By Leonidas Donskis
Raison ou trahison? Reason or treason? What happened to France? Did we witness one more time the art of maneuvering of the Gaullist France that will never confine herself to the role of a midwife of American politics?
Or was it merely a regrettable instance of what political commentators take as a rapid “Schröderization” of the European political class, that is, a sheer act of economic pragmatism tinged with corruption, albeit wrapped in the colorful paper of sugary lip service about international cooperation and solidarity?
Needless to say, when France recently decided to sell to Russia the warship Mistral, a powerful strategic weapon for a potential full-scale attack from the Baltic Sea, the Baltic countries could barely welcome such a move from a NATO ally and an EU friend. Quite a few politicians in the Baltics made themselves clear that this was nothing less than a treacherous act of a supposed friend and ally. Others suggested not to jump to conclusions and to await more information.
The easiest way to explain the whole affair would be to rely on the economic logic behind this controversy. France badly needs Russian markets, to say nothing about its gas and oil. Germany is far ahead of France at this point, which sheds more light on why the aforementioned stratagem may have been regarded as a turning point in the two countries’ economic cooperation. As regards the political aspect of this story, we all know the beautiful, albeit empty, phrasing trying to apply such pearls of conventional political wisdom as “cooperation prior to isolation,” etc.
Of course, we can easily credit the French Prime Minister Francois Fillon and the Minister of Foreign Affairs Bernard Kouchner for reminding Europe, the UK, and the U.S. that France has its historically formed political sensibilities and priorities. Russia is a difficult partner, rather than a foe. C’est vrai. Vous avez raison. Yet when it comes to the credibility of France among her smaller partners and friends in Eastern Europe, the Mistral deal dealt a hardly ever repairable blow to the reputation of France as a moral and political leader of the EU.
After Jacques Chirac’s (in)famous reminder that Poland and the Baltic States missed a good opportunity to remain silent, the Mistral deal is the second overt and public act of the extending of the middle finger to the small allies in the EU and NATO. Whatever kind of political vocabulary or perspective we apply, this is so. We can take it one way or another, the outcome remains the same. Nobody benefited from this except Russia. In fact, nobody ever will as far as the future of the EU is concerned. The political credibility of the major forces of the EU as a security-generating entity will be undermined for a long time.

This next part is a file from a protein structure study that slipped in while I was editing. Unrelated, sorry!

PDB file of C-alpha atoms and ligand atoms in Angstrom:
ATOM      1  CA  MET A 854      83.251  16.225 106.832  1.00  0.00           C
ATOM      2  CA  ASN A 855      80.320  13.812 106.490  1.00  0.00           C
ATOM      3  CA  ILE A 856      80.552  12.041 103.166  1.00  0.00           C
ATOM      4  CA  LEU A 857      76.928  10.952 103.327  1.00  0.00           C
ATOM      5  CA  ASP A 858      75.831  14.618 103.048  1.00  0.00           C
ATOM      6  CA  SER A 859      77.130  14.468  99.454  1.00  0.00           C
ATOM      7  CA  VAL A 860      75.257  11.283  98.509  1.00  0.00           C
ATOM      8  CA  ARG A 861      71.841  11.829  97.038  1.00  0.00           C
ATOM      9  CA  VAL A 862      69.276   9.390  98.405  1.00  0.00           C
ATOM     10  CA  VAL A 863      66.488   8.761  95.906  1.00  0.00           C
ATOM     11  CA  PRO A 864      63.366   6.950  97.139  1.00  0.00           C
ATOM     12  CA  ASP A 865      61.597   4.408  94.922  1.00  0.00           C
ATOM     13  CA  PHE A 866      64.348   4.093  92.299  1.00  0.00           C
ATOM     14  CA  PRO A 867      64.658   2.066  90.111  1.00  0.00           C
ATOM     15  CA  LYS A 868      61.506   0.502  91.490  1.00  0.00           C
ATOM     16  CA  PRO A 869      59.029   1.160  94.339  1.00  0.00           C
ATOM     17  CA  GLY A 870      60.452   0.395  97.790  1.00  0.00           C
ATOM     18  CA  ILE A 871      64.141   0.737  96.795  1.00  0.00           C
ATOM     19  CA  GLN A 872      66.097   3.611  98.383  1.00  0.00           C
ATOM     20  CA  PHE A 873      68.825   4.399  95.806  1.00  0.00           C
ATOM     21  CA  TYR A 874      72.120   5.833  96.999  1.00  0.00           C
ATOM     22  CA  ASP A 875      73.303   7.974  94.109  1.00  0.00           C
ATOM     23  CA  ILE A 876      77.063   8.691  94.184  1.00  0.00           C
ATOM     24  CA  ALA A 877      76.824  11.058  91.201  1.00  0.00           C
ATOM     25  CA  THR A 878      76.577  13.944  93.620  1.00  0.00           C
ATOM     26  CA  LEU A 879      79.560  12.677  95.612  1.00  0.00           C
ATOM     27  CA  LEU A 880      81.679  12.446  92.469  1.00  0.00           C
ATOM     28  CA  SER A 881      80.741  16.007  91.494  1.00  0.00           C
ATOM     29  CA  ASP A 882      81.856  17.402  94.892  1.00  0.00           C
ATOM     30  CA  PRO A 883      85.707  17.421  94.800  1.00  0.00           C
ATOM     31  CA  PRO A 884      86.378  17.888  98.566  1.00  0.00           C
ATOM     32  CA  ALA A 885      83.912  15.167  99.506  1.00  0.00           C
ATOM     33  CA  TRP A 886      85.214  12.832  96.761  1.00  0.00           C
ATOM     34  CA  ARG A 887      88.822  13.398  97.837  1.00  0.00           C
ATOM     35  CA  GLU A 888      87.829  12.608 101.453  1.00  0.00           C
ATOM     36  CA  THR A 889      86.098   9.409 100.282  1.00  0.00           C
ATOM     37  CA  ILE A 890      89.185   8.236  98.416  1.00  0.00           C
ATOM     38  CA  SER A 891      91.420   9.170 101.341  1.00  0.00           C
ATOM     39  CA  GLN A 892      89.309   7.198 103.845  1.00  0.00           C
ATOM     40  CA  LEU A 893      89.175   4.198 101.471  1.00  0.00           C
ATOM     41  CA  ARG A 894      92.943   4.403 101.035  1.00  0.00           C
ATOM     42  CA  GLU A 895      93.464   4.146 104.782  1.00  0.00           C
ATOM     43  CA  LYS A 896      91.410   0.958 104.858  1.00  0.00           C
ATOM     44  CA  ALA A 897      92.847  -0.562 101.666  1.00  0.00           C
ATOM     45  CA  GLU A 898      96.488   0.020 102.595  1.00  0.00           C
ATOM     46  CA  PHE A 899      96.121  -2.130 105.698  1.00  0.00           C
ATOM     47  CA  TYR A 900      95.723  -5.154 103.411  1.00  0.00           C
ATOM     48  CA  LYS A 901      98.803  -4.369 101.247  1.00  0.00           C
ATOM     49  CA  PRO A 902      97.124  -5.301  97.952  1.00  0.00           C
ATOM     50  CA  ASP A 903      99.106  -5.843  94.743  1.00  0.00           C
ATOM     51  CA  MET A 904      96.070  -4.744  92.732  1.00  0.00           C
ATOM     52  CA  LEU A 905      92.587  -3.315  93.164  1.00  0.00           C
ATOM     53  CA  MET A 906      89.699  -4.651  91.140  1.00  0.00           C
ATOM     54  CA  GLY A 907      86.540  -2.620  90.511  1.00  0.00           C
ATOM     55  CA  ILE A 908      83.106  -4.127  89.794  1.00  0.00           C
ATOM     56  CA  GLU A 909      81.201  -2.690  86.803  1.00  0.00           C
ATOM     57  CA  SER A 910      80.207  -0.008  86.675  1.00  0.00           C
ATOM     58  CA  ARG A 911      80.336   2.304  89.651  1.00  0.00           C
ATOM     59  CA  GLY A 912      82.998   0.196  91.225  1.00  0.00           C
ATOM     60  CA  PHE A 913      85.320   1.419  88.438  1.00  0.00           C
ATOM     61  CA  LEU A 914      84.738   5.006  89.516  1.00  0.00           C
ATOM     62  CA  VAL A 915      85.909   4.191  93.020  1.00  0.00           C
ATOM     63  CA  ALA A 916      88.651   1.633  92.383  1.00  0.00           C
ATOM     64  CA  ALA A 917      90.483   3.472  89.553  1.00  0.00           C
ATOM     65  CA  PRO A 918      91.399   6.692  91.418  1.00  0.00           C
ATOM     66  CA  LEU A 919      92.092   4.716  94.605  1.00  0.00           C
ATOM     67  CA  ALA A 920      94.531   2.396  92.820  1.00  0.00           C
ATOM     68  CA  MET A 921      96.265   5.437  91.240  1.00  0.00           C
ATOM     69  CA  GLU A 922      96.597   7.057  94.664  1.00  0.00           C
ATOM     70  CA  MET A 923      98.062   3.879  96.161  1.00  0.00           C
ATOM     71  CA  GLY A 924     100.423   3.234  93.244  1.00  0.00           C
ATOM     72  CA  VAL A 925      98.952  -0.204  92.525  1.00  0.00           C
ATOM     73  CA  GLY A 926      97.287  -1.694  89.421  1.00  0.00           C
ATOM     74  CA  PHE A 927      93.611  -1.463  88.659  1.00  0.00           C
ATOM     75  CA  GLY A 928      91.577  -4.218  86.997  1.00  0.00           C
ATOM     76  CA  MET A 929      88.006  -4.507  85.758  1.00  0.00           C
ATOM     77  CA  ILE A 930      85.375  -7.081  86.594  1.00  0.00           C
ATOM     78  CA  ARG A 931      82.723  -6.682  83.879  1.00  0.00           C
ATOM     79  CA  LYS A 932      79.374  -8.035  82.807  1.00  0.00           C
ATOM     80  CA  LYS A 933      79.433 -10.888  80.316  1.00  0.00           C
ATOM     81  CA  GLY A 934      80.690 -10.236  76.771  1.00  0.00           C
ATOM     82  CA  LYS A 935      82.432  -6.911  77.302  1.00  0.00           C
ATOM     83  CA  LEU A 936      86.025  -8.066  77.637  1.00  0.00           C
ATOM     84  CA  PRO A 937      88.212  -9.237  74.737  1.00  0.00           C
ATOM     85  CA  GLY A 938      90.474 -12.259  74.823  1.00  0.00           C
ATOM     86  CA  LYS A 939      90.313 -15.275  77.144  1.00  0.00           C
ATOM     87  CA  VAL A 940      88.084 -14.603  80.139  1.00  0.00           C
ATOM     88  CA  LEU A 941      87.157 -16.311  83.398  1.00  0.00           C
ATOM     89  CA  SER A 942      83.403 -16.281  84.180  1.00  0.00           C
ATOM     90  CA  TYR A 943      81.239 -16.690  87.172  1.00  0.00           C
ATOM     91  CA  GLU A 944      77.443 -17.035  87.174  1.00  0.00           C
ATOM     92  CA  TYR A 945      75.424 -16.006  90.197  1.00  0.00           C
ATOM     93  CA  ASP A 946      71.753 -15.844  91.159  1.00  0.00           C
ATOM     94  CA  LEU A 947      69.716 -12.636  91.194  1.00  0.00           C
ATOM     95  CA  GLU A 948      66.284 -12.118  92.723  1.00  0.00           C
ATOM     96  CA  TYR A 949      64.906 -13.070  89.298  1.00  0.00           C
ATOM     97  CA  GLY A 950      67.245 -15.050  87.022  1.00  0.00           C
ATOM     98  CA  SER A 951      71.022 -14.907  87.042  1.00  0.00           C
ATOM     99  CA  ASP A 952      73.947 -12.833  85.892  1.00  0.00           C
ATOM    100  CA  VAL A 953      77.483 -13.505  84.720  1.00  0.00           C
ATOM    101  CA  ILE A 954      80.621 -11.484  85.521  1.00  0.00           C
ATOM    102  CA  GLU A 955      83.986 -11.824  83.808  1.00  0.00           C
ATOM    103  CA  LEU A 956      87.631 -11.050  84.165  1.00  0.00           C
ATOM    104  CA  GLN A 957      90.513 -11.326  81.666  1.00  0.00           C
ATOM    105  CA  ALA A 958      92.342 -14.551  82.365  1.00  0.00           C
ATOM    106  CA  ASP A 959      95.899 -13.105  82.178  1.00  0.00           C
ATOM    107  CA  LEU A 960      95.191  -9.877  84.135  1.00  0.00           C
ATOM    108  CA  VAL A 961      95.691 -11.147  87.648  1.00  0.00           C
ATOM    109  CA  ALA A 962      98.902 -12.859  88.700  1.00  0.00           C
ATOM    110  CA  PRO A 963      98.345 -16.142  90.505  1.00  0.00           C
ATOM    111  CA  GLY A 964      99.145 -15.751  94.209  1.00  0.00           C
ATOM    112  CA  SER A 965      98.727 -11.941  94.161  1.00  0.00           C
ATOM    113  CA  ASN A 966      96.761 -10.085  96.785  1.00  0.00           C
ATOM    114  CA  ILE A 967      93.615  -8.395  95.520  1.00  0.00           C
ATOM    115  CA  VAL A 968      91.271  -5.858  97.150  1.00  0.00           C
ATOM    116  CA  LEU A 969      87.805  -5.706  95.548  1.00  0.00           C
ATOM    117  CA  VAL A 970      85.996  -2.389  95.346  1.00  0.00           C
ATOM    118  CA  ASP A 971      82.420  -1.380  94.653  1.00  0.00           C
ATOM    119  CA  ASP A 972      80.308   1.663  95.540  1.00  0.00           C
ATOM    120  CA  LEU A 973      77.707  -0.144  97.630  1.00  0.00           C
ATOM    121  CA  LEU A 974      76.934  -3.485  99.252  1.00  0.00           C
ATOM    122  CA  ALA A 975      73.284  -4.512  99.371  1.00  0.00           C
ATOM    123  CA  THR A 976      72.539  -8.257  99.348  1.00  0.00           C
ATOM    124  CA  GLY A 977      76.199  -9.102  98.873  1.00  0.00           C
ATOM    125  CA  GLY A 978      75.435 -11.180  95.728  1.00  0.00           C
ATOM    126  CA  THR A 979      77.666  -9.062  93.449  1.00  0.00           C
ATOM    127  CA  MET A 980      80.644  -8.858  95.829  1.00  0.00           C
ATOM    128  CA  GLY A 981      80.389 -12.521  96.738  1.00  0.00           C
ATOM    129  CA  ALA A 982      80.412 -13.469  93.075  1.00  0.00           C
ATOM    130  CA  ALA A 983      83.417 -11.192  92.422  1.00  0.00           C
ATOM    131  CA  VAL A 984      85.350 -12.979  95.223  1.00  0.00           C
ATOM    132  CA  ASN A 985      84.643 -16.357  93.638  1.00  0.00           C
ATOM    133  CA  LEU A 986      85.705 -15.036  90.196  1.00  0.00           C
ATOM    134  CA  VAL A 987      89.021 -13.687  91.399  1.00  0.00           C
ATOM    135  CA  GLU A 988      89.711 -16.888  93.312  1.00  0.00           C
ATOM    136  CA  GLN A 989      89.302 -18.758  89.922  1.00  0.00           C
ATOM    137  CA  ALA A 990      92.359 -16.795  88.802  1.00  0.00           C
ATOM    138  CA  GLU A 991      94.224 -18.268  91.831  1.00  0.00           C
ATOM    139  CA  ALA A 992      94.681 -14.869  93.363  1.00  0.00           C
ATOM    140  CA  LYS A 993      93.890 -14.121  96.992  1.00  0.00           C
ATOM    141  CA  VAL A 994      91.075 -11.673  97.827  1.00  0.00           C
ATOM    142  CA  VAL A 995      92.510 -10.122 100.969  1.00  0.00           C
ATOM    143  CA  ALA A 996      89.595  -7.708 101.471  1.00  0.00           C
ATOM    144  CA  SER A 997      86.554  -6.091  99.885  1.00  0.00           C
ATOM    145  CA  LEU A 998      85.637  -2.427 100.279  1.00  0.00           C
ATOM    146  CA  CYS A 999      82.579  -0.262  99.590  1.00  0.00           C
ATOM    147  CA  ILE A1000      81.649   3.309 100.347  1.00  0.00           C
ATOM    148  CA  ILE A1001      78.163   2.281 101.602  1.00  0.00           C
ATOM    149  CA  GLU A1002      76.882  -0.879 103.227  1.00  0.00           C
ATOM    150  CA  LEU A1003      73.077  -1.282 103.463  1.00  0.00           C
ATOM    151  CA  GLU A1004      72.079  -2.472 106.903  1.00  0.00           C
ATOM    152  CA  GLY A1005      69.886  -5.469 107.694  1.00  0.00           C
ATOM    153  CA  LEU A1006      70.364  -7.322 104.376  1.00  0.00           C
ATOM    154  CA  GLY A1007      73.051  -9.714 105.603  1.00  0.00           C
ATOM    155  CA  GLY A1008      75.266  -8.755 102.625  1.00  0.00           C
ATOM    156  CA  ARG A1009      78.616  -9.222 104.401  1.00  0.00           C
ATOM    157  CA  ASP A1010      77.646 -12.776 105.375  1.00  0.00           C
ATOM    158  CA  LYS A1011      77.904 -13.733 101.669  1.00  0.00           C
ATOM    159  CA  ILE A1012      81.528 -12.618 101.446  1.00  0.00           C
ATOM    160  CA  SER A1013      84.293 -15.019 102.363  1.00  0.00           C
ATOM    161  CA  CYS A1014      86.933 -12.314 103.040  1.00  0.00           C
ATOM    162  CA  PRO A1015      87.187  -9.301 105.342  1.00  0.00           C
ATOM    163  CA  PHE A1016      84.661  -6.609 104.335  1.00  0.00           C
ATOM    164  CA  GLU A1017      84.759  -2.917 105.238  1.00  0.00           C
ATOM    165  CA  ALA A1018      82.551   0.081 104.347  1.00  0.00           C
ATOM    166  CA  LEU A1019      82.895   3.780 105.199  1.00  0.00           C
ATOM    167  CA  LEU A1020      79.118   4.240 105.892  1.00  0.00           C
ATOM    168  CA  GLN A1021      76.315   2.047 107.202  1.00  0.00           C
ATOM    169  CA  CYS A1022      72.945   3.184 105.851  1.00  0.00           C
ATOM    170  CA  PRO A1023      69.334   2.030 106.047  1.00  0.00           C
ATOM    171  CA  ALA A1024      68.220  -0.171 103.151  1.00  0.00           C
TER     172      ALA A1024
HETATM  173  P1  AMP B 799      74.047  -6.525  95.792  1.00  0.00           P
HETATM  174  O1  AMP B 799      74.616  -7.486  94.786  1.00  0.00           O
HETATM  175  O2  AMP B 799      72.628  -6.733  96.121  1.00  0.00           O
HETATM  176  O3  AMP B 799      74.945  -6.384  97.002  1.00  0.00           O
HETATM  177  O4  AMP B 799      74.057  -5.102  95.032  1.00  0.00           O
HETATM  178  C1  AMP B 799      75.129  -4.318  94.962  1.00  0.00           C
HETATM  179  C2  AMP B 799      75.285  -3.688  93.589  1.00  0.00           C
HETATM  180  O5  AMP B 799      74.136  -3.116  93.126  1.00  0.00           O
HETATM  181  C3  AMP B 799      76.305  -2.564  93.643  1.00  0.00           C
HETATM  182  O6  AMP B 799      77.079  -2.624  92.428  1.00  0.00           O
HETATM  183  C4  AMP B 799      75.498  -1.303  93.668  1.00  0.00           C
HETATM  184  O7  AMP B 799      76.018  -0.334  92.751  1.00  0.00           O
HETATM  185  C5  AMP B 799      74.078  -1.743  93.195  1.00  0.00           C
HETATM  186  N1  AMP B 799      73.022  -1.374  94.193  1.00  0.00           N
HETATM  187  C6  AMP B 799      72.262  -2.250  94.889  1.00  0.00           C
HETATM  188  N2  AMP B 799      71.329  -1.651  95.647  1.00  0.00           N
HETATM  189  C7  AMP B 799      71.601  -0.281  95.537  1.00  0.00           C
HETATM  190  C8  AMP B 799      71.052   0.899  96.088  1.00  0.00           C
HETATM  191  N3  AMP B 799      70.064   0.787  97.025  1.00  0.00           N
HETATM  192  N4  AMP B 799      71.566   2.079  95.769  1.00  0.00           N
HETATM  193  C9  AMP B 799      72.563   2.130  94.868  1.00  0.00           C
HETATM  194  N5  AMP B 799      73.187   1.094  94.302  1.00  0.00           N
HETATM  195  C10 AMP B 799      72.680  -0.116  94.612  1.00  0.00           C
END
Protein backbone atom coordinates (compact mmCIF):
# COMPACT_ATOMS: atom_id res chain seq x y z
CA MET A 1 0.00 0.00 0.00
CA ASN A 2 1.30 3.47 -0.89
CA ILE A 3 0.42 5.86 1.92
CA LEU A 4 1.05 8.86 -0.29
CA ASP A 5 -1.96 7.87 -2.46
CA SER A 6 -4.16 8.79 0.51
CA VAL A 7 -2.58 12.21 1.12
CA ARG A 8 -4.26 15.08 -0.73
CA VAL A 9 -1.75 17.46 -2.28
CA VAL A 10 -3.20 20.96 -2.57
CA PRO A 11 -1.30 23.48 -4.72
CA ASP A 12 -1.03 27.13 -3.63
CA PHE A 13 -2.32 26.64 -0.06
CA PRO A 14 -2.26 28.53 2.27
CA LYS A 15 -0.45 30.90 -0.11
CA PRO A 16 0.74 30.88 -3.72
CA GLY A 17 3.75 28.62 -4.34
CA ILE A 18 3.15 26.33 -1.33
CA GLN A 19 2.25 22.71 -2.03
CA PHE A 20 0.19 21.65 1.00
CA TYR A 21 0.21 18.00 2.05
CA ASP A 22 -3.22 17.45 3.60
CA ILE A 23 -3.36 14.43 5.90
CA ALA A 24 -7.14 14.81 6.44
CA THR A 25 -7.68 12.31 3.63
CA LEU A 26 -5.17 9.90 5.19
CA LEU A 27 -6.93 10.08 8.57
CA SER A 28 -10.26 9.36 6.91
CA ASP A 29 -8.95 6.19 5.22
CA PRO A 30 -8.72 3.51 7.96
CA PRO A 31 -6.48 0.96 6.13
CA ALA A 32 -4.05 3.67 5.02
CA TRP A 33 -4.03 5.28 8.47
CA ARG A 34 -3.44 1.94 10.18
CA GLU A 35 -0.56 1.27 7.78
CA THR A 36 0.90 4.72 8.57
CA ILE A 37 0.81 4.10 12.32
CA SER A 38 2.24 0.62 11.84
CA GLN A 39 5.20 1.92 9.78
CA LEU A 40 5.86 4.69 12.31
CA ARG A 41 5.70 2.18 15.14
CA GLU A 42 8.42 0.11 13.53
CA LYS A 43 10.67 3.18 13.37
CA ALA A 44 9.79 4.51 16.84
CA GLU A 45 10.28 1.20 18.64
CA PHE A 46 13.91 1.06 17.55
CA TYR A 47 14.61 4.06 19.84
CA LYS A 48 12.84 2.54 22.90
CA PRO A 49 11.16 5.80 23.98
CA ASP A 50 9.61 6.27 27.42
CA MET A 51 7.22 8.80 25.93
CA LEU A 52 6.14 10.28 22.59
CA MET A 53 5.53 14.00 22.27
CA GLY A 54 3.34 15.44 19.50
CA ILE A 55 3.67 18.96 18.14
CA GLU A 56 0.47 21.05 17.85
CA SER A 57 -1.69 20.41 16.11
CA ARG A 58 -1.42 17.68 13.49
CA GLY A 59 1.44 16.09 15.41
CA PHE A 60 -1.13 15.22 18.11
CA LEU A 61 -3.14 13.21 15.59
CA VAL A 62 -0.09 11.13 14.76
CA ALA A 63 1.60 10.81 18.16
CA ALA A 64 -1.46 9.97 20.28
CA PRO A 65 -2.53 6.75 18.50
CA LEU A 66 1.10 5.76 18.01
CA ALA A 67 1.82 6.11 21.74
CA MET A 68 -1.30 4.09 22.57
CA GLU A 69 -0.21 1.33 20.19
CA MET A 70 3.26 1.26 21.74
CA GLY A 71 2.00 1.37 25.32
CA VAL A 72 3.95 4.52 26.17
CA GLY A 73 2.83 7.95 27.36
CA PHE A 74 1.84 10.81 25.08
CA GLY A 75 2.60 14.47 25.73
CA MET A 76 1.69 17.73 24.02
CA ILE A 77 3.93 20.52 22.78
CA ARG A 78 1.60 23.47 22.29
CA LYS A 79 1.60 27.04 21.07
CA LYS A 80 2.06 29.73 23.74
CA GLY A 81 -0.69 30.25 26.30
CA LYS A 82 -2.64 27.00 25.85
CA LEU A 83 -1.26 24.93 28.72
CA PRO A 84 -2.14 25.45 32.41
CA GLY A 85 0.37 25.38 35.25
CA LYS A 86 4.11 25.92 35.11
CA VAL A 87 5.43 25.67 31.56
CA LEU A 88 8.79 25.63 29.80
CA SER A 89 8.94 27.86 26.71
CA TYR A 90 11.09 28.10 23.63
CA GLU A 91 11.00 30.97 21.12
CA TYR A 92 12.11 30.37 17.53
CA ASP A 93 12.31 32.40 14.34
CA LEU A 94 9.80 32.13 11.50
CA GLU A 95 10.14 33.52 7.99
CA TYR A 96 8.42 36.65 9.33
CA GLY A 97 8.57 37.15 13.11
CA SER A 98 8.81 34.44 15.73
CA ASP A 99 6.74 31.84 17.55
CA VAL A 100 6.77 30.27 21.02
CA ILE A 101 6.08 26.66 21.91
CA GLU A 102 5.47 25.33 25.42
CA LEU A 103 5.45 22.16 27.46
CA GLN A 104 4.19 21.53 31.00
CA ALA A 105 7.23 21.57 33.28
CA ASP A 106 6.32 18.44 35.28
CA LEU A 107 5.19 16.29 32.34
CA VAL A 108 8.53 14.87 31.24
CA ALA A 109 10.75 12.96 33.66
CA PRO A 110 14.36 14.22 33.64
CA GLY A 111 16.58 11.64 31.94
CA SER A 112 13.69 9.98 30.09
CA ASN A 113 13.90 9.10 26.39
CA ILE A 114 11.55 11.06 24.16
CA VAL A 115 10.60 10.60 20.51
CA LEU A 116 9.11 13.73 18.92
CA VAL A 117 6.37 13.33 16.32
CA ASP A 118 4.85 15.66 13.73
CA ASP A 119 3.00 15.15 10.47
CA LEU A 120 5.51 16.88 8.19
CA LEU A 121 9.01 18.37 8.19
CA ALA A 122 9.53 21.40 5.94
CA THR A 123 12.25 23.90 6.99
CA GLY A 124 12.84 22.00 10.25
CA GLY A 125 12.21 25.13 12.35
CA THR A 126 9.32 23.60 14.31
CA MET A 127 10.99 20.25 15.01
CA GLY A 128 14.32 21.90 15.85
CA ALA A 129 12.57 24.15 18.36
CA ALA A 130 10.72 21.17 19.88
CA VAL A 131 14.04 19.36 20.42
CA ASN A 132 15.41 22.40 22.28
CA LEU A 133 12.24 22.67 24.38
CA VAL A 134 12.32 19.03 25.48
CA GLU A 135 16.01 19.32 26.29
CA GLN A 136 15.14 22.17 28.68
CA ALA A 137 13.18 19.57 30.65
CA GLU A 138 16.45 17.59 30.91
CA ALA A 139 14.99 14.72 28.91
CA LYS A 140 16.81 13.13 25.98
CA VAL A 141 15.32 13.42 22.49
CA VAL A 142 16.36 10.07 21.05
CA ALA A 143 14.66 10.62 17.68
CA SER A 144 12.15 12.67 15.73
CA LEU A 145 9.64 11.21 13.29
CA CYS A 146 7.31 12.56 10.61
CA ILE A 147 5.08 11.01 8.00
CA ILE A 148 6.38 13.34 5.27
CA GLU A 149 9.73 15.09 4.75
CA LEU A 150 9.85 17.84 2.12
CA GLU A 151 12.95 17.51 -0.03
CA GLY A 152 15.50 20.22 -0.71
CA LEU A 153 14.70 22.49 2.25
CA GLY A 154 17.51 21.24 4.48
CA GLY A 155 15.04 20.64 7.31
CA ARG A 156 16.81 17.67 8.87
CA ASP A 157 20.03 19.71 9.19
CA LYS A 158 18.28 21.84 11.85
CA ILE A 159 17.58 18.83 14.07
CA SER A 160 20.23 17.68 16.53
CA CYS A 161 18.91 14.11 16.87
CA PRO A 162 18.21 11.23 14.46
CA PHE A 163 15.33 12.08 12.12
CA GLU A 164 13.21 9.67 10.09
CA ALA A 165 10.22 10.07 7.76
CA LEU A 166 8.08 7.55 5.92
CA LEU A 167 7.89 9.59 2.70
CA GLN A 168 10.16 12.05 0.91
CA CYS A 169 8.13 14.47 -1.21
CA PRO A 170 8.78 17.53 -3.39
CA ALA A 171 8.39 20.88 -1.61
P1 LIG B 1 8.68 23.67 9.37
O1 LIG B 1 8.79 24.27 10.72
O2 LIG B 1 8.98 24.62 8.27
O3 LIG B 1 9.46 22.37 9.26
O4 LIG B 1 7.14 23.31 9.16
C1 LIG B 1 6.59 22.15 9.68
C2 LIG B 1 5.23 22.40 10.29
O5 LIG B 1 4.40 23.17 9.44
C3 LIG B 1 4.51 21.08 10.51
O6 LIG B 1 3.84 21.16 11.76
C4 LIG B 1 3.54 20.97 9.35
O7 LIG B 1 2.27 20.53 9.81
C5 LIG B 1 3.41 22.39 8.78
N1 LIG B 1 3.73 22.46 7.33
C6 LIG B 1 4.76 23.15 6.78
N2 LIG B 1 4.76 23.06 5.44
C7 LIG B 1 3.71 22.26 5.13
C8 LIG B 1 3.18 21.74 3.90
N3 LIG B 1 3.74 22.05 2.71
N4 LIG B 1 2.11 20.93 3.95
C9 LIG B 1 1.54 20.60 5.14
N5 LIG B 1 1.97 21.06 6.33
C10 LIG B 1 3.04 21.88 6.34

And the reason for it lies not in the faults of French policy-makers’ political reasoning, but in their lack of political imagination and historical sensitivity. Eastern European historians of political ideas remember quite well how the French philosopher Alain Besancon described the source of the strength of Communism. According to Besancon, the failure of the West to understand the nature of Communism is the source of its success.
Curiously enough, Besancon’s disciple Francoise Thom, a history professor at Sorbonne, added recently that never before has the misunderstanding of Russia in Western Europe been as great as it is now. A sort of self-inflicted blindness fuelled by sweet lies and charms of self-deception, it results in shutting the eyes before the fact that Russia provoked the war against the sovereign state of Georgia, and then occupied and annexed parts of Georgia’s territory. No matter how strongly we agree on Georgia’s President Mikhail Saakashvili as hardly a raw model democrat, the fact remains that the West has swallowed this déjà vu episode that was straight from the geopolitical repertoire of the twentieth century.
We believe that Russia is on the way to reforming its economic and political systems. Yet we tend to forget, as Thom points out, that all the waves of modernization of Russia came out as a reaction to its defeats and losses. Peter the Great undertook his reforms after the defeat of Russia by Sweden near Narva, Alexander II after the painful loss of the Crimean War, Nicholas II after the disastrous defeat of Russia by Japan. Let me add Mikhail Gorbachev to this chain: he had good reason to make a desperate attempt to modernize the military and economic potential of the Soviet Union after its disgraceful failure in Afghanistan.
Why don’t we then have a closer look at what motivates Russia concerning her modernizing efforts now? Is it a sincere wish to make the country a trustworthy partner and a reliable neighbor, instead of a constant existential threat and foe of the Baltic States and other neighboring countries? A clear conclusion that Russia, in the face of the dangerous growth of China’s power and prestige, has no other historical option than to take on the path leading to a strategic partnership with the U.S. and the EU? Or bitterness and anger about the greatest geopolitical catastrophe, as Vladimir Putin named the collapse of the Soviet Union?
It is high time to answer these questions. Last but not least, it is pivotal for the EU to start speaking with one voice regarding the safety and security of every European nation. Otherwise, the major powers of Europe will fail the European project, eventually sliding into the sinister logic of the twentieth century. We should not allow this happen. For the sake of the Baltic States. And for the sake of Europe.
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